Journal Article

A songbird mimics different heterospecific alarm calls in response to different types of threat

Branislav Igic and Robert D. Magrath

in Behavioral Ecology

Published on behalf of International Society for Behavioral Ecology

Volume 25, issue 3, pages 538-548
Published in print January 2014 | ISSN: 1045-2249
Published online February 2014 | e-ISSN: 1465-7279 | DOI: https://dx.doi.org/10.1093/beheco/aru018
A songbird mimics different heterospecific alarm calls in response to different types of threat

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  • Evolutionary Biology
  • Ecology and Conservation
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Birds frequently mimic other species’ alarm calls, but the type of information conveyed to receivers, and therefore the function of mimetic alarm calls, is often unknown. Alarm calls can convey predator-specific information that influences how receivers respond: aerial alarms signal the presence of flying predators and provoke receivers to flee, whereas mobbing alarm calls signal the presence of less dangerous predators and provoke receivers to mob. The function of mimetic alarm calls may therefore depend on the type of heterospecific alarm calls mimicked. We examined the use of alarm call mimicry by brown thornbills (Acanthiza pusilla) across different contexts of danger: terrestrial threat, aerial threat, when captured by a predator and during nest attack. Thornbills were most likely to include mimetic alarm calls among their vocalizations when captured and during nest attack, less likely in response to terrestrial and aerial predator threats, and least likely in the absence of any threat. Furthermore, the type of danger affected the type of mimetic alarm calls used: thornbills mimicked mobbing alarm calls in response to terrestrial threat and aerial alarm calls in response to aerial threat but also during capture and nest attack where no aerial danger was present. We suggest that mimicking predator-appropriate heterospecific alarm calls in response to aerial and terrestrial threats may facilitate interspecific alarm communication with other prey species, whereas mimicking heterospecific aerial alarm calls in the absence of aerial predators might deceptively startle predators to release captured callers or offspring when attacked.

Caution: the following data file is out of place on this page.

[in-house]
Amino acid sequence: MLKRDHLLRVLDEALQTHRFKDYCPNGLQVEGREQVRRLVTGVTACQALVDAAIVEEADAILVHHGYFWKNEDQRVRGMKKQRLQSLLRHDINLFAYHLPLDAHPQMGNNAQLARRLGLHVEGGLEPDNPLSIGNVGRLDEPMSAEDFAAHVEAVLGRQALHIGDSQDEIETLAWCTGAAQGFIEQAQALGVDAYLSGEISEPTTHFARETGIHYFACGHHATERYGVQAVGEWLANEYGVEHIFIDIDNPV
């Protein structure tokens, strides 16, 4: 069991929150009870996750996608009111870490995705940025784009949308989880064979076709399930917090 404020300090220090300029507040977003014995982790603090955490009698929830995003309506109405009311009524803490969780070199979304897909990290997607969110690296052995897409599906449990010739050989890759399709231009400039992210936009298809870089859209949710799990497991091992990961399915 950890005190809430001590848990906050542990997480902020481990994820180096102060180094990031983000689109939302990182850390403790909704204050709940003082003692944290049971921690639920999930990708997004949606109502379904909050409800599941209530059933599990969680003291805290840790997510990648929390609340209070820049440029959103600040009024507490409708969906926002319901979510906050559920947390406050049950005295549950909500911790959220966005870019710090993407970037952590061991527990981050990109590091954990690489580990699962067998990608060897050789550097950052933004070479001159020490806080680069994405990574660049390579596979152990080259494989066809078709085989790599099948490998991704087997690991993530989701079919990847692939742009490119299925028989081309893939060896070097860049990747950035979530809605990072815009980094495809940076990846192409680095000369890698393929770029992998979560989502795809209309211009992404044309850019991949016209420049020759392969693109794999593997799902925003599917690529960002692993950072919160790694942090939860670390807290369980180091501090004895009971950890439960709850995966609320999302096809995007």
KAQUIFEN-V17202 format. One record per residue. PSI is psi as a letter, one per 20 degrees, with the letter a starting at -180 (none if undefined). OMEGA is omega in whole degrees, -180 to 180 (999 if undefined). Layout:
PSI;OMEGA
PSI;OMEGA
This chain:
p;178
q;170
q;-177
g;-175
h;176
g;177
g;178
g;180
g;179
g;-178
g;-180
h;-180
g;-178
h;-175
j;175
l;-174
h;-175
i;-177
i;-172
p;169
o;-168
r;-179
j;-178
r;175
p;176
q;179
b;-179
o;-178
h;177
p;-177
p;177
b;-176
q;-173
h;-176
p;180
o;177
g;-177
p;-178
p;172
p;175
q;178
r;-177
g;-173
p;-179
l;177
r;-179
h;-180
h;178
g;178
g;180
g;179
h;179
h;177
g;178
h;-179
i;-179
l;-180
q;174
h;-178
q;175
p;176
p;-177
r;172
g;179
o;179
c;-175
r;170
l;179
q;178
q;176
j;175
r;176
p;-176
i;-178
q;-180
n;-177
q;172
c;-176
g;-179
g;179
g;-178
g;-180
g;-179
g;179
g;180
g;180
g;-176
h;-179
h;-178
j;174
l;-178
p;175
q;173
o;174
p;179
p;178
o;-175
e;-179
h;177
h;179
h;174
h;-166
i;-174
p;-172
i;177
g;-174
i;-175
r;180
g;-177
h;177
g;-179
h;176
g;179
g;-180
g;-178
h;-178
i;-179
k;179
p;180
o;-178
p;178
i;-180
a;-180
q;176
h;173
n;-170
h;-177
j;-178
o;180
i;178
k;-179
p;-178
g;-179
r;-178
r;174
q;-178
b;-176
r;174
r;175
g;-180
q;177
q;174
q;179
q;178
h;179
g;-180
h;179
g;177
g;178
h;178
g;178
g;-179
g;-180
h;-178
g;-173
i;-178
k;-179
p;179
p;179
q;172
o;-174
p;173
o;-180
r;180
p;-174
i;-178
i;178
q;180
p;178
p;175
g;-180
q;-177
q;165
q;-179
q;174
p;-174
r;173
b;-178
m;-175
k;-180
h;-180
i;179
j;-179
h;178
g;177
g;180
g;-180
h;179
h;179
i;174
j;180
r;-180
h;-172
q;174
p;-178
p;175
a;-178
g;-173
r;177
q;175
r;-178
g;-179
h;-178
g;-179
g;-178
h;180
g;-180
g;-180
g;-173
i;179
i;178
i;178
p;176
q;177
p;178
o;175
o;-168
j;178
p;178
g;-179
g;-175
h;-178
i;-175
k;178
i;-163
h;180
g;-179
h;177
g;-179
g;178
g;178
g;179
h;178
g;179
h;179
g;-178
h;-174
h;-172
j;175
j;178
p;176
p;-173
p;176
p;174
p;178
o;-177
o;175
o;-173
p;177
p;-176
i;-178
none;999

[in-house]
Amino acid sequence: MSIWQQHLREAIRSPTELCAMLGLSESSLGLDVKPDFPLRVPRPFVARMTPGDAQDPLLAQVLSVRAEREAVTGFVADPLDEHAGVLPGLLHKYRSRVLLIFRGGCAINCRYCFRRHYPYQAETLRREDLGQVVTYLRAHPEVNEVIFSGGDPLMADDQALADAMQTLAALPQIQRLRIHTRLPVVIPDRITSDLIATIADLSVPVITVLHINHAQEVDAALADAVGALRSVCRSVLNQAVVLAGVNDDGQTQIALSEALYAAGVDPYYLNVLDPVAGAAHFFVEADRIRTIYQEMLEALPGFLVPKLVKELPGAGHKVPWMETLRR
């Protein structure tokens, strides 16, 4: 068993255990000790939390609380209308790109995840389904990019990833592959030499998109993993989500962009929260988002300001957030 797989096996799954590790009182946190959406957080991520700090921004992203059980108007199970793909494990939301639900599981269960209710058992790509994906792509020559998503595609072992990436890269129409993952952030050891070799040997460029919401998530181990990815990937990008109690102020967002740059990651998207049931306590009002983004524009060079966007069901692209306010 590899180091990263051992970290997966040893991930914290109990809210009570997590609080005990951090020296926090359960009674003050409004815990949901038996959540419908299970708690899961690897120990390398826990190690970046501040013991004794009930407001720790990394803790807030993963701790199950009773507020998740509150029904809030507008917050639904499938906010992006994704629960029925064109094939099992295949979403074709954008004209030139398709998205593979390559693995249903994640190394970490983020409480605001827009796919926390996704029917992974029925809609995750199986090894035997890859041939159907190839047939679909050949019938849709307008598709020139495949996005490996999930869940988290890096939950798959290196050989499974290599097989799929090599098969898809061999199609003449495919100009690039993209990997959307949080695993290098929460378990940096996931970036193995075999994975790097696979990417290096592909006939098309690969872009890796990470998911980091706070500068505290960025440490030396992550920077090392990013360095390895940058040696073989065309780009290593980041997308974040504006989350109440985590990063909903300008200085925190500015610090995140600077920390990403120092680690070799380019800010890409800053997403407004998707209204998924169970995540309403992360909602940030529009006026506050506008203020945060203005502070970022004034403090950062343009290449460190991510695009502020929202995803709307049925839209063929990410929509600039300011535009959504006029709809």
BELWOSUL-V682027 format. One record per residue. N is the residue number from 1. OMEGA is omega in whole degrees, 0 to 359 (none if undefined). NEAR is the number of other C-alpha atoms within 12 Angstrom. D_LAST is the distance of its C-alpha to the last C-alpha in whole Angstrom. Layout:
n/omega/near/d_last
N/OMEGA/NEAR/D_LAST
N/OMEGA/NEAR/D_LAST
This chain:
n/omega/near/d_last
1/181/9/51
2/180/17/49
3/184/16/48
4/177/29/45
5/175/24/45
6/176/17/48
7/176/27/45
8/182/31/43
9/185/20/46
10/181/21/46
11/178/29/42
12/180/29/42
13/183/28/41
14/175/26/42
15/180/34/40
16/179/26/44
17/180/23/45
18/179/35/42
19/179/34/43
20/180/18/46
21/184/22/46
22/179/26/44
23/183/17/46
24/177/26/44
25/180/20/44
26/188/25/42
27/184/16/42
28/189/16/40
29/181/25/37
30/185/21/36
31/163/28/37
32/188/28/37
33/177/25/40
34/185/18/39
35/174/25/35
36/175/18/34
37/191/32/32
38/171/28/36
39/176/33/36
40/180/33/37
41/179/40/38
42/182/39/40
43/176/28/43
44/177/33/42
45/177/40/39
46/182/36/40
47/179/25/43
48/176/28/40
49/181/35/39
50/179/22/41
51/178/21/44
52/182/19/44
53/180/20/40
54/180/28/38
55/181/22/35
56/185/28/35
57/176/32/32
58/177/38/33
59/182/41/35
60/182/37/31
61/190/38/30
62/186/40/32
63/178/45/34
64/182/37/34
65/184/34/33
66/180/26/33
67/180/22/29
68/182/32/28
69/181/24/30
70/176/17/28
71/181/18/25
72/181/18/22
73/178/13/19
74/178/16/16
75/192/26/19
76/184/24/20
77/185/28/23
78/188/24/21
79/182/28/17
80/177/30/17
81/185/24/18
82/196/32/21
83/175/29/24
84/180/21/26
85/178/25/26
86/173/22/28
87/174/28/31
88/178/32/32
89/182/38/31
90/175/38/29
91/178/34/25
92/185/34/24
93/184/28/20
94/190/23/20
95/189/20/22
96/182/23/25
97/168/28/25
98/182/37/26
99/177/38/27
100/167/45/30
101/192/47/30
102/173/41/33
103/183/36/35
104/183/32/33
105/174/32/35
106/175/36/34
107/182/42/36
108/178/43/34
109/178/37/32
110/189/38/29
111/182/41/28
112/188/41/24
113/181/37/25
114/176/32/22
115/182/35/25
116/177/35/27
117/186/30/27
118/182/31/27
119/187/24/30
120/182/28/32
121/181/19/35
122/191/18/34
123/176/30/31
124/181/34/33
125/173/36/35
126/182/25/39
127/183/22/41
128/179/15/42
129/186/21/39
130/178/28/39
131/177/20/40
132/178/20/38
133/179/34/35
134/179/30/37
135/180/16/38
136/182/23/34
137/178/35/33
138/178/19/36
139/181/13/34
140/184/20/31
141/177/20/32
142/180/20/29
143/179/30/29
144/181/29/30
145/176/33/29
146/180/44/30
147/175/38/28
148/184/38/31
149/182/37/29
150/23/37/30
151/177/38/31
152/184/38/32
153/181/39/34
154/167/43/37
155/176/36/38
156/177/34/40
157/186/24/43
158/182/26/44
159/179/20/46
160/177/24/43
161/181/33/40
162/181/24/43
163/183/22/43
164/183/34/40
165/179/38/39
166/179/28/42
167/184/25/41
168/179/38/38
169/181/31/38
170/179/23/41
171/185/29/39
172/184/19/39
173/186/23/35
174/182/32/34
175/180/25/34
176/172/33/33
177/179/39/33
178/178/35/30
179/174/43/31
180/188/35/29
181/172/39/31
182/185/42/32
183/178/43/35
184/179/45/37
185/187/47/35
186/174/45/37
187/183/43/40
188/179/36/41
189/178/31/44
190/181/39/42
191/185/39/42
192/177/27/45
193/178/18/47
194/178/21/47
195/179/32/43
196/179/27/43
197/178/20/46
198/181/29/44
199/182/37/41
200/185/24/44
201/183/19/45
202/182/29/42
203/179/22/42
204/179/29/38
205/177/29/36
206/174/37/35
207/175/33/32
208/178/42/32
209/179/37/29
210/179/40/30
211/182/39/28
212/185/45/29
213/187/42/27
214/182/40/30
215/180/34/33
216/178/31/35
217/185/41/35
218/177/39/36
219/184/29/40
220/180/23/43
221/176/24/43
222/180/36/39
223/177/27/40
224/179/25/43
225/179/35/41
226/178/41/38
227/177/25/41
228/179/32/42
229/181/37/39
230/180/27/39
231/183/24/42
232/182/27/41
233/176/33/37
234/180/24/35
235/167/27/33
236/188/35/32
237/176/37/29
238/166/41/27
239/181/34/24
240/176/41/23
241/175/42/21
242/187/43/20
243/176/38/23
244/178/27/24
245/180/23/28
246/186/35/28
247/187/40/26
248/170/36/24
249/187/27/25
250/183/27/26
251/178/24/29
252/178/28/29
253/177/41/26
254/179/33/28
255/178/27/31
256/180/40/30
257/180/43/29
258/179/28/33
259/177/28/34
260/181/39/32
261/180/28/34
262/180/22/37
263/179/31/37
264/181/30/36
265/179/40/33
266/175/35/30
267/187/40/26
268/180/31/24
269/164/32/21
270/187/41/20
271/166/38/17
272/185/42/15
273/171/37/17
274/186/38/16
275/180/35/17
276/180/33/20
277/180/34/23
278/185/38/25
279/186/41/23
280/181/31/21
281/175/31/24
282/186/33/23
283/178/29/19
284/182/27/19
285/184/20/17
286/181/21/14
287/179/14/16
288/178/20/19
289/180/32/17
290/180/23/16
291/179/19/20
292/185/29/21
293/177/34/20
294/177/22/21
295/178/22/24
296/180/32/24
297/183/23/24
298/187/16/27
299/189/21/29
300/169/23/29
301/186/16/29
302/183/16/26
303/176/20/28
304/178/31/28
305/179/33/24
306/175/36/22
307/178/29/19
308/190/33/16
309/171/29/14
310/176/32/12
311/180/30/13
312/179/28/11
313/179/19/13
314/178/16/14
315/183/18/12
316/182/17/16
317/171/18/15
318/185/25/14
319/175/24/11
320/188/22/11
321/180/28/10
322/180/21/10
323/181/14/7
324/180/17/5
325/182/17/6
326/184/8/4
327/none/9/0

Keywords: Acanthiza pusilla; alarm communication; brown thornbill; context-dependent mimicry; predator type; vocal mimicry.

Journal Article.  8933 words.  Illustrated.

Subjects: Evolutionary Biology ; Ecology and Conservation ; Zoology and Animal Sciences

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